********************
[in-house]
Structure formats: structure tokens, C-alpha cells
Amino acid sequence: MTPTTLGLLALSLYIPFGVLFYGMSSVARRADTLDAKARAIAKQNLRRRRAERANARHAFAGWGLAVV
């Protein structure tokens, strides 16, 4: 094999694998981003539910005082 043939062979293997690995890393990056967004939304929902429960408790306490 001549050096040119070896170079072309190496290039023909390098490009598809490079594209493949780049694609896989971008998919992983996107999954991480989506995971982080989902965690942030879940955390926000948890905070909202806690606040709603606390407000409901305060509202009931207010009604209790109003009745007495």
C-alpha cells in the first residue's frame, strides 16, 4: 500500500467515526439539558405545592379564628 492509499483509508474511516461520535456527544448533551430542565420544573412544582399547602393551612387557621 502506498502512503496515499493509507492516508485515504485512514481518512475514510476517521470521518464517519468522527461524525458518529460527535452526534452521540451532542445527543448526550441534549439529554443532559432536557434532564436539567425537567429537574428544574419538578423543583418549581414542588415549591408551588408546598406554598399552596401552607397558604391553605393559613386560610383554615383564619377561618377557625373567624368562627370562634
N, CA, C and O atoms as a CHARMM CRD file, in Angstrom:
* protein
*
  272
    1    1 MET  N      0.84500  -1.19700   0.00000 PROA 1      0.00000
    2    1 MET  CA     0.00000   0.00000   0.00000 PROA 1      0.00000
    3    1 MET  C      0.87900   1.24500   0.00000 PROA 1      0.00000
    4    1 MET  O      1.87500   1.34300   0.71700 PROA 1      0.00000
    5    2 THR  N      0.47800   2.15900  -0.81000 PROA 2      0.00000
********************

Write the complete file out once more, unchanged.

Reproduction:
[in-house]
Structure formats: structure tokens, C-alpha cells
Amino acid sequence: MTPTTLGLLALSLYIPFGVLFYGMSSVARRADTLDAKARAIAKQNLRRRRAERANARHAFAGWGLAVV
């Protein structure tokens, strides 16, 4: 094999694998981003539910005082 043939062979293997690995890393990056967004939304929902429960408790306490 001549050096040119070896170079072309190496290039023909390098490009598809490079594209493949780049694609896989971008998919992983996107999954991480989506995971982080989902965690942030879940955390926000948890905070909202806690606040709603606390407000409901305060509202009931207010009604209790109003009745007495």
C-alpha cells in the first residue's frame, strides 16, 4: 500500500467515526439539558405545592379564628 492509499483509508474511516461520535456527544448533551430542565420544573412544582399547602393551612387557621 502506498502512503496515499493509507492516508485515504485512514481518512475514510476517521470521518464517519468522527461524525458518529460527535452526534452521540451532542445527543448526550441534549439529554443532559432536557434532564436539567425537567429537574428544574419538578423543583418549581414542588415549591408551588408546598406554598399552596401552607397558604391553605393559613386560610383554615383564619377561618377557625373567624368562627370562634
N, CA, C and O atoms as a CHARMM CRD file, in Angstrom:
* protein
*
  272
    1    1 MET  N      0.84500  -1.19700   0.00000 PROA 1      0.00000
    2    1 MET  CA     0.00000   0.00000   0.00000 PROA 1      0.00000
    3    1 MET  C      0.87900   1.24500   0.00000 PROA 1      0.00000
    4    1 MET  O      1.87500   1.34300   0.71700 PROA 1      0.00000
    5    2 THR  N      0.47800   2.15900  -0.81000 PROA 2      0.00000